Donate to Bark! Your contribution makes a difference!
Can we say unprecedented disaster? The barrage of presidential Executive Orders and congressional actions is not easy to keep up with nor is it clear what to do in response. To help ease the overwhelm, I’ve distilled how recent national politicking may affect Mt. Hood National Forest and other federal public land.
In truth, this has been emotionally taxing to compile and may be hard to read. Have courage and take action – we've already made some small victories and are in a for a long fight!
1. Hiring freeze on federal civilian employees. No vacant positions may be filled, no new positions may be created, and agencies are not allowed to contract out their responsibilities. This freeze is in place until the Office of Management and Budget and the Office of Personnel Management create a “long-term plan to reduce the size of the Federal Government’s workforce through attrition.”
The new hiring freeze, coupled with the intentional shrinking of the federal work force, will have serious impacts on the ability of federal land managers to do their jobs. While this could slow the planning for commercial timber sales it will also hamper the Forest Service's important restoration and recreation work. When campaining in Eugene, Donald Trump promised to increase logging on National Forests. In the near future, we may see policies that allow the Forest Service to fund and hire for resource extraction, but not restoration or recreation.
2. Political review of scientific data. The Trump administration is mandating that any studies or data from scientists at the Environmental Protection Agency undergo review by political appointees before they can be released to the public. While this doesn’t yet apply to all federal agencies, this approach to politically censoring science – especially as it relates to climate change – is very concerning and something we'll be carefully watching.
3. Denial of Climate Change and disappearing of resources. The new administration has taken down all references to climate change from the White House web site, including the Climate Action Plan and documentation of CEQ guidelines. The CEQ is a division of the Executive Office of the President that coordinates federal environmental efforts, administers the National Environmental Policy Act (NEPA) and works closely with agencies and other White House offices on the development of environmental and energy policies and initiatives. Now, the documentation of CEQ's guidance on quantifying greenhouse gases from federal projects, including timber sales, has disappeared.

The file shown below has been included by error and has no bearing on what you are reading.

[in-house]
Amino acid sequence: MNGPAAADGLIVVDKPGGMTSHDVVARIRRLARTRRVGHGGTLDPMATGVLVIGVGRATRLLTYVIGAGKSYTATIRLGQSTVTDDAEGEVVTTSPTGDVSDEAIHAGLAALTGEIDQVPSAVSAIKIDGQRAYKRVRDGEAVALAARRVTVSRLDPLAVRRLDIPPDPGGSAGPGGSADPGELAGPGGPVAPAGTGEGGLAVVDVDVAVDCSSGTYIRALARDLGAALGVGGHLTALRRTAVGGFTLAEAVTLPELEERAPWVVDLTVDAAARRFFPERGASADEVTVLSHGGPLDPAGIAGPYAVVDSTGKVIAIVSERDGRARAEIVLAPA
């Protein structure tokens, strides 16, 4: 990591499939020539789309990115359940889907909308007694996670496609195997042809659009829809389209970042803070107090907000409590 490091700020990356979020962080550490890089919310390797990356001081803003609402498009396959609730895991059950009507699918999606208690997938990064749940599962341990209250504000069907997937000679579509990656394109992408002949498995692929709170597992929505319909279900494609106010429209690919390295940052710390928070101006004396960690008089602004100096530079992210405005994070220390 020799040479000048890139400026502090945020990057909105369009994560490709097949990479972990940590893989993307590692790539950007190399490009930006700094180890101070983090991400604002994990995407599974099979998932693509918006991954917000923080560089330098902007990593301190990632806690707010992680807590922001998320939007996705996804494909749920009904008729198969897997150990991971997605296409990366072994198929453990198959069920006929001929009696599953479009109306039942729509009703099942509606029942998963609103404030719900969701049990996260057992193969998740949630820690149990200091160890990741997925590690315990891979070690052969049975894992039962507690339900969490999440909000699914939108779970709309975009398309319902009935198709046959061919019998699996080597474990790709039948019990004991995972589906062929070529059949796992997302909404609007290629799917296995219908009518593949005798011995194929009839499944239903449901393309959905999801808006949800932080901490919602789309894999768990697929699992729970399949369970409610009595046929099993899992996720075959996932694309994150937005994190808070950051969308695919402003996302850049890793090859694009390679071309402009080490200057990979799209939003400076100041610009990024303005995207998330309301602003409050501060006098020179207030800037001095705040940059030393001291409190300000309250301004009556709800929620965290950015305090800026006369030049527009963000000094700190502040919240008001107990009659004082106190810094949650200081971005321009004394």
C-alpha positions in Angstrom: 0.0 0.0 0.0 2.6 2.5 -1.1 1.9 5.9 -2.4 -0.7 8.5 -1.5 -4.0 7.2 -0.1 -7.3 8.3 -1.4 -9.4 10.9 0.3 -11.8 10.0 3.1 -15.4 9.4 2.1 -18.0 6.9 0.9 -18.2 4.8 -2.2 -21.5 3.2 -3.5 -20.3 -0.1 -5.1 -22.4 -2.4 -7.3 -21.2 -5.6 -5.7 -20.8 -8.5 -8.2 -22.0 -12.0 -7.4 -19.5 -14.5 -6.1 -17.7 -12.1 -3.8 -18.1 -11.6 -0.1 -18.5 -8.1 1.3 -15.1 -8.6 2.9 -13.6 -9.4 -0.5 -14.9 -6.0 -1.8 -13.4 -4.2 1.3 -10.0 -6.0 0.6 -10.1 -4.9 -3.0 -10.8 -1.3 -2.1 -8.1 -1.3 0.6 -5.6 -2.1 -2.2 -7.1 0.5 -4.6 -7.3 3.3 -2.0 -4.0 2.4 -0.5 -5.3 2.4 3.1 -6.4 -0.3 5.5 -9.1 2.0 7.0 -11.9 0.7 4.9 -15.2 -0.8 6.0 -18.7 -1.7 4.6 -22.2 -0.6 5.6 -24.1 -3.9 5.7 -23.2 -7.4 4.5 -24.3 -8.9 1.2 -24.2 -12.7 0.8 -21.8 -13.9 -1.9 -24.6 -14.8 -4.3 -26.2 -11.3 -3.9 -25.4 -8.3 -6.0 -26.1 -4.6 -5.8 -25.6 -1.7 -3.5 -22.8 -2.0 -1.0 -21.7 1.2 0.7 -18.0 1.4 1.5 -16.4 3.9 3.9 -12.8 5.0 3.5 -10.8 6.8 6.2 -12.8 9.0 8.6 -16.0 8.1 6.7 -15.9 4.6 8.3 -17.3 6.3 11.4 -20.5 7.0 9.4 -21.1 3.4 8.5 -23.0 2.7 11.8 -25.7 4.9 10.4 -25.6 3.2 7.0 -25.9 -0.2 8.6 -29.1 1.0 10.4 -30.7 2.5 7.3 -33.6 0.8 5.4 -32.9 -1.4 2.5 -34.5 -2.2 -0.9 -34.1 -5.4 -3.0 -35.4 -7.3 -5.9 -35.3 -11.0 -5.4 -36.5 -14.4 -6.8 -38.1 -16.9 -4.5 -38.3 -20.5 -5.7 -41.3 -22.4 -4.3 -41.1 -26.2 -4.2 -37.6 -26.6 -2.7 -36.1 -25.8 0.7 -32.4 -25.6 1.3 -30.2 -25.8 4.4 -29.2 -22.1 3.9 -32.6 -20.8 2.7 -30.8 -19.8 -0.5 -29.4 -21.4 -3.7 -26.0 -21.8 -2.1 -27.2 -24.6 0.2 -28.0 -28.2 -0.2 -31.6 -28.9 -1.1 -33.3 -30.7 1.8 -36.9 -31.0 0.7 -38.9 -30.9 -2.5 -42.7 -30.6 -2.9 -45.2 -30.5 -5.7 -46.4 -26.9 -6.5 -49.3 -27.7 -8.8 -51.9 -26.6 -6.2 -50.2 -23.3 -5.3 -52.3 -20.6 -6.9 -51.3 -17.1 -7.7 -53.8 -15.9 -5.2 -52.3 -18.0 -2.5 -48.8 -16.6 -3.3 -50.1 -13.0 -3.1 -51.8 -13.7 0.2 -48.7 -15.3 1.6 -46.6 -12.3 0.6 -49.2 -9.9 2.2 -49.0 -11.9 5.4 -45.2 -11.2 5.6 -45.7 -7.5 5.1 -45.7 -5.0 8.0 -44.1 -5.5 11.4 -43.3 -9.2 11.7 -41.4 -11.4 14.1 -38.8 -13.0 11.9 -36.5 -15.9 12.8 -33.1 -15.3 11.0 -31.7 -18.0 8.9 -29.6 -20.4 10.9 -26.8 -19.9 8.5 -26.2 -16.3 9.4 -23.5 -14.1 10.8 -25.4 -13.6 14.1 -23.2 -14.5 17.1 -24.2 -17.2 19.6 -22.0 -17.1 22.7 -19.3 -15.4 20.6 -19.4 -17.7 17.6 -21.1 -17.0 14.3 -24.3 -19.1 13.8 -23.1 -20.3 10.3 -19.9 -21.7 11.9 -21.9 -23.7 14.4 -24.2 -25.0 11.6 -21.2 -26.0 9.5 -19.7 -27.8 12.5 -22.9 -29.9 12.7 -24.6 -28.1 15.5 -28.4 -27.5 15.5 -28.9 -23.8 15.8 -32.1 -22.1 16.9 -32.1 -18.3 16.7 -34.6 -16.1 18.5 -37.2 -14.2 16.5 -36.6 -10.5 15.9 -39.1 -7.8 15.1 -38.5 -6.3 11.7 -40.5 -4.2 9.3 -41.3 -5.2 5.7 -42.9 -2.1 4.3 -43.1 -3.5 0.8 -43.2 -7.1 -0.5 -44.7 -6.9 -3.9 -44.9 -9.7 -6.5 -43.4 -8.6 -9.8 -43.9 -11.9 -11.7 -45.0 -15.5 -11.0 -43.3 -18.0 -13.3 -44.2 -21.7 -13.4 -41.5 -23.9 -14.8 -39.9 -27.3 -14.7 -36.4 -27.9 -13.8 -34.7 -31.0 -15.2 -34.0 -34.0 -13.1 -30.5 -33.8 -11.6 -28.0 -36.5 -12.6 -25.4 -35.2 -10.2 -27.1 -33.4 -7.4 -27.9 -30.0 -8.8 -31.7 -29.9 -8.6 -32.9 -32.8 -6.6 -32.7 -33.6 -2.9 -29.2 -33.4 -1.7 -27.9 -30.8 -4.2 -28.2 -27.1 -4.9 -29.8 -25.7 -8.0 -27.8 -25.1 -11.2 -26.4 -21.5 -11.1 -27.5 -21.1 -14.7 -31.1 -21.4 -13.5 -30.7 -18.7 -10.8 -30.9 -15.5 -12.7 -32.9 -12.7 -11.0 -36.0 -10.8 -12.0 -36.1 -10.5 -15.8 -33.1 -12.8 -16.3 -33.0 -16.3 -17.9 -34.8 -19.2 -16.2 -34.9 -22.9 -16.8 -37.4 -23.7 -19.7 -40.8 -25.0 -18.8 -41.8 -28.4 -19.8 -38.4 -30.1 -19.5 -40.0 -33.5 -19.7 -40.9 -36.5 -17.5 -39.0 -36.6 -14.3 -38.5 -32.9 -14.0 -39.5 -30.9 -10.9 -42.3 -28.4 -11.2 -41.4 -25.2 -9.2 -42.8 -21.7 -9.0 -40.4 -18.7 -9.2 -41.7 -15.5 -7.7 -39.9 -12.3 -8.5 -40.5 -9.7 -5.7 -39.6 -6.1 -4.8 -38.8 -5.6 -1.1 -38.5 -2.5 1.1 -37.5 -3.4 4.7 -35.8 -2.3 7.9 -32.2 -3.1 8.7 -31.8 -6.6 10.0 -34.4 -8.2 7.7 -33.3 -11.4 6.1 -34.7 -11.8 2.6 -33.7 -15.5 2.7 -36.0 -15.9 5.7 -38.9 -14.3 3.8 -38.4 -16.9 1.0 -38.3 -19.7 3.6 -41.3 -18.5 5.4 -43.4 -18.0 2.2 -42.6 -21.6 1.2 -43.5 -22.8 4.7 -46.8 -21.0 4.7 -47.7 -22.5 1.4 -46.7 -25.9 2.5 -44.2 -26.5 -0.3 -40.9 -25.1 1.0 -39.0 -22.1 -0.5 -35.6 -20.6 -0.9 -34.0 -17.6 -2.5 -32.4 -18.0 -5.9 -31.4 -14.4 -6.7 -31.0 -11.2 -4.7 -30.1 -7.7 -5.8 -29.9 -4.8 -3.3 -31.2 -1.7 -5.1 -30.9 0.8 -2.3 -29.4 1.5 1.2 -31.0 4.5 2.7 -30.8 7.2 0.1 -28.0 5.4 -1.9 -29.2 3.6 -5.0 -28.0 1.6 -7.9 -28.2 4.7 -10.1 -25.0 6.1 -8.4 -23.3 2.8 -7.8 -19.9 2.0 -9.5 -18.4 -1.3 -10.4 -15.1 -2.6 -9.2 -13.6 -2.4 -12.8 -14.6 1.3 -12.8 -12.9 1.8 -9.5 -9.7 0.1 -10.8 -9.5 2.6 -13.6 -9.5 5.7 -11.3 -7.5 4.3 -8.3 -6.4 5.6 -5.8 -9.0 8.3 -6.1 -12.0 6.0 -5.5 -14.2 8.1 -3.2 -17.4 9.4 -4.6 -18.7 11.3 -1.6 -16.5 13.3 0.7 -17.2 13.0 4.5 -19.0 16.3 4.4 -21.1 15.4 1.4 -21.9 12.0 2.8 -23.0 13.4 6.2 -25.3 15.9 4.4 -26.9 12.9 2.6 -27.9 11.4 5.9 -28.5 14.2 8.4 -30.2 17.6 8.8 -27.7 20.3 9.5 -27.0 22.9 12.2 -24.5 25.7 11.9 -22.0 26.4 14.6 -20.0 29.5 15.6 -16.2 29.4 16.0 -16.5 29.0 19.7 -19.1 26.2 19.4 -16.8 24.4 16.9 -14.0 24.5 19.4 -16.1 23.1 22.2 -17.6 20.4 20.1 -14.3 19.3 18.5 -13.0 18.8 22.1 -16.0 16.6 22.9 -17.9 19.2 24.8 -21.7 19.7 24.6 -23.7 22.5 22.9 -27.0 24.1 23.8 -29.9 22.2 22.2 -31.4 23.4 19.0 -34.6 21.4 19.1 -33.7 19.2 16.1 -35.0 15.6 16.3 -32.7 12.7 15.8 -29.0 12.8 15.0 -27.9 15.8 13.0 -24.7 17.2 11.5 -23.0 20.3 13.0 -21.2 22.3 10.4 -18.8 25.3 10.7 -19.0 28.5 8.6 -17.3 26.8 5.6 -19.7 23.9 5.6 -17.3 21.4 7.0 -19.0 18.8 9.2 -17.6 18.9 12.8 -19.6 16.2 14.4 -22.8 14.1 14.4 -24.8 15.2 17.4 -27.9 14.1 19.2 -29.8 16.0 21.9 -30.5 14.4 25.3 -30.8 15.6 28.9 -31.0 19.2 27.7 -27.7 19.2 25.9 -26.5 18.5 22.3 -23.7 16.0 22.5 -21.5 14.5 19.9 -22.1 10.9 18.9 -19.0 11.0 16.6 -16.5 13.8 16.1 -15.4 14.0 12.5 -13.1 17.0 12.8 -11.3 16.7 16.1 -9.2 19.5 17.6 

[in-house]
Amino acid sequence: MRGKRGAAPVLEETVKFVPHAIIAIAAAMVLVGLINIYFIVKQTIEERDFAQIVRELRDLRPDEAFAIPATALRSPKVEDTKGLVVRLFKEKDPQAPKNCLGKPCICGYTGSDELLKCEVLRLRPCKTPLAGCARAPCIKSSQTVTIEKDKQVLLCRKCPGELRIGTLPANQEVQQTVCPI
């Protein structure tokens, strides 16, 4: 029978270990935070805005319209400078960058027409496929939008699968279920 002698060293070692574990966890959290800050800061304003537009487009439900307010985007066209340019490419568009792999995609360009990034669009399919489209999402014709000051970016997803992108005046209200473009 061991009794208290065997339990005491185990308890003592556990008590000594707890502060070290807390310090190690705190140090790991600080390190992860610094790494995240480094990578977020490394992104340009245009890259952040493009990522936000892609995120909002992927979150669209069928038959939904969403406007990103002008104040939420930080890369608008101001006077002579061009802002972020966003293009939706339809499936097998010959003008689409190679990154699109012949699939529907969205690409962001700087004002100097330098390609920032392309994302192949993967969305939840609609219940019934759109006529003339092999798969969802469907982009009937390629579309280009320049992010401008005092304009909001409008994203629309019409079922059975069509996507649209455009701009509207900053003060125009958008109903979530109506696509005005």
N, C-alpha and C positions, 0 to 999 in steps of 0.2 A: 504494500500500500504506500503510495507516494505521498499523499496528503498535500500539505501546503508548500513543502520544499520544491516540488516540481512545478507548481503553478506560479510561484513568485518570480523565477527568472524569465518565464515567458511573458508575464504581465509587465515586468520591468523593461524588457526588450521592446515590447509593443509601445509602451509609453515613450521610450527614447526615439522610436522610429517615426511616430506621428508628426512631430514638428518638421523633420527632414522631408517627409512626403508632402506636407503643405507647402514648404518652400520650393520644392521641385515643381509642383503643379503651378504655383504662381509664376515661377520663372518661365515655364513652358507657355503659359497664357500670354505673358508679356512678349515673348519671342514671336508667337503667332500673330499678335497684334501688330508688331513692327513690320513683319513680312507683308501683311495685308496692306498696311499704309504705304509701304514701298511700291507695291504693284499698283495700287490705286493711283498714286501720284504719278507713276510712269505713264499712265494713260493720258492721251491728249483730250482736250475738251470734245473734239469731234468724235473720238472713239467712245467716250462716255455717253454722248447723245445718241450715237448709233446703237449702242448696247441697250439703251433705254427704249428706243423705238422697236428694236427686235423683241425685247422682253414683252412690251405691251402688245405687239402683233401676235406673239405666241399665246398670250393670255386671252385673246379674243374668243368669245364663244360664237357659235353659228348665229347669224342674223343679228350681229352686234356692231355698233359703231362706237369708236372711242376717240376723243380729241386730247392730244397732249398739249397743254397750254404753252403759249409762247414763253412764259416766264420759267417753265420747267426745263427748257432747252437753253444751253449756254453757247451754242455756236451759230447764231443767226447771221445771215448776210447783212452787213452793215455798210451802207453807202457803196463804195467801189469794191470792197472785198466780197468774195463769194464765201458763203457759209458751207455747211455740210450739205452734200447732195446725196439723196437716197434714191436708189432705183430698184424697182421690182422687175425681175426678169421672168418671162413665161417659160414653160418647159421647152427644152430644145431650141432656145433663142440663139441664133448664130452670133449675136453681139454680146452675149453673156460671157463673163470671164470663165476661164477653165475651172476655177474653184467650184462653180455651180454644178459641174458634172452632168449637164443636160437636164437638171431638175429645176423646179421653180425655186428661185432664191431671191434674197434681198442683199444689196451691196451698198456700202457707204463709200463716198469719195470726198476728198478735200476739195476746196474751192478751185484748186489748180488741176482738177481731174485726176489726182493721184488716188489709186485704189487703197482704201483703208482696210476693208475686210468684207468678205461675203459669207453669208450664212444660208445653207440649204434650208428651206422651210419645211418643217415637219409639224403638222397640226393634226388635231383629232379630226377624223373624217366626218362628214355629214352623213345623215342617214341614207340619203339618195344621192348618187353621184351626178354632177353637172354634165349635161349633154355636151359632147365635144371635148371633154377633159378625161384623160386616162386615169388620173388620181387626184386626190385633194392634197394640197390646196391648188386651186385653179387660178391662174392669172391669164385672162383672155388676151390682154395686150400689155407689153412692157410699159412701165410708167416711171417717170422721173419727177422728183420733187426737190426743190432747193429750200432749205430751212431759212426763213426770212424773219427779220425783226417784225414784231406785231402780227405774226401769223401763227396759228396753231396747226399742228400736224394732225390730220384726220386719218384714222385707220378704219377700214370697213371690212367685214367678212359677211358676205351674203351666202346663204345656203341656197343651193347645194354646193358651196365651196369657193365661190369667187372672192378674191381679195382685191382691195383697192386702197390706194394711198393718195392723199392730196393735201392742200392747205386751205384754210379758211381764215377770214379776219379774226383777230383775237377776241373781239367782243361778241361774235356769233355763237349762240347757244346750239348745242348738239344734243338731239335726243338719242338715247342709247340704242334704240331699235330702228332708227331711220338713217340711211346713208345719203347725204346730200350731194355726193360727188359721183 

4. For each new regulation, two must be eliminated. With this Executive Order, President Trump directed all federal agencies to identify two old regulations to cut before adopting a new one. While this order may be hard to implement, it has a chilling effect on the ability of federal agencies to perform their functions, especially as related to environmental protections.
5. Cabinet Nominees.
Sonny Perdue, former governor of Georgia, is the nominee for Secretary of Agriculture, which oversees the U.S. Forest Service. Gov. Perdue has no relevant experience with public lands, and is expected to focus on the farming aspect of the Department. The yet-to-be nominated Undersecretary for Natural Resources & the Environment will be the primary mover directing Forest Service policy.
Ryan Zinke, Montana’s lone delegate in the House of Representatives, is nominated to be Secretary of Interior, which includes most federal agencies responsible for managing public lands and wildlife, including the National Park Service, the Bureau of Land Management (BLM), and the Fish and Wildlife Service, which administers the Endangered Species Act. Interior oversees 500 million acres in total, or about a fifth of the land in the U.S. While Rep. Zinke is a strong proponent of keeping public land under federal management, he also advocates increasing fossil fuel extraction on, and weakening environmental protection of, public lands.
On day one of its new session, the U.S. House of Representatives changed its own rules to ease the transfer of federally held lands to state governments and localities, by making the value of federal lands nothing. This means that there would be no assessment of the budgetary impacts of transferring land from the federal government to the state government, or offset any budget impacts.
Rep. Jason Chaffetz (R – UT) introduced a bill (H.R. 621) directing the Secretary of the Interior to sell 3.3 million acres of Federal lands including 70,000 acres of public lands in Oregon. Happily, the swift negative public reaction – especially from backcountry hunters and anglers groups – forced Rep. Chaffetz to withdraw this bill (yay, a small victory!). However, Rep. Chaffetz is still sponsoring H.R. 622, which would terminate law enforcement functions of the Forest Service and the Bureau of Land Management in favor of local sheriffs policing federal lands.
We'll keep you updated about all these (and probably more) as they develop; feel free to ask me your questions, or share thoughts, about this compilation.
What can you do?
Write to Senators Merkley & Wyden (or your own Senator, if you live in a different state) and encourage them to be champions of our federal public lands.
Get out to the forest! Strap on your snowshoes and learn animal tracking on the next Bark About, and RSVP for Bark's next groundtruthing training on March 30th and April 1st!
Join activists from across Oregon at Sen. Wyden's town hall on Feb. 26. Bring hand-written letters and signs urging the Senator to #protectpubliclands and wear a bright green shirt! RSVP here!
Invite friends to get involved with Bark!
Drop by the Bark office to commiserate. Grief is best shared, so come on over and talk to me about how you're feeling and how we can best work for social & environmental justice for all.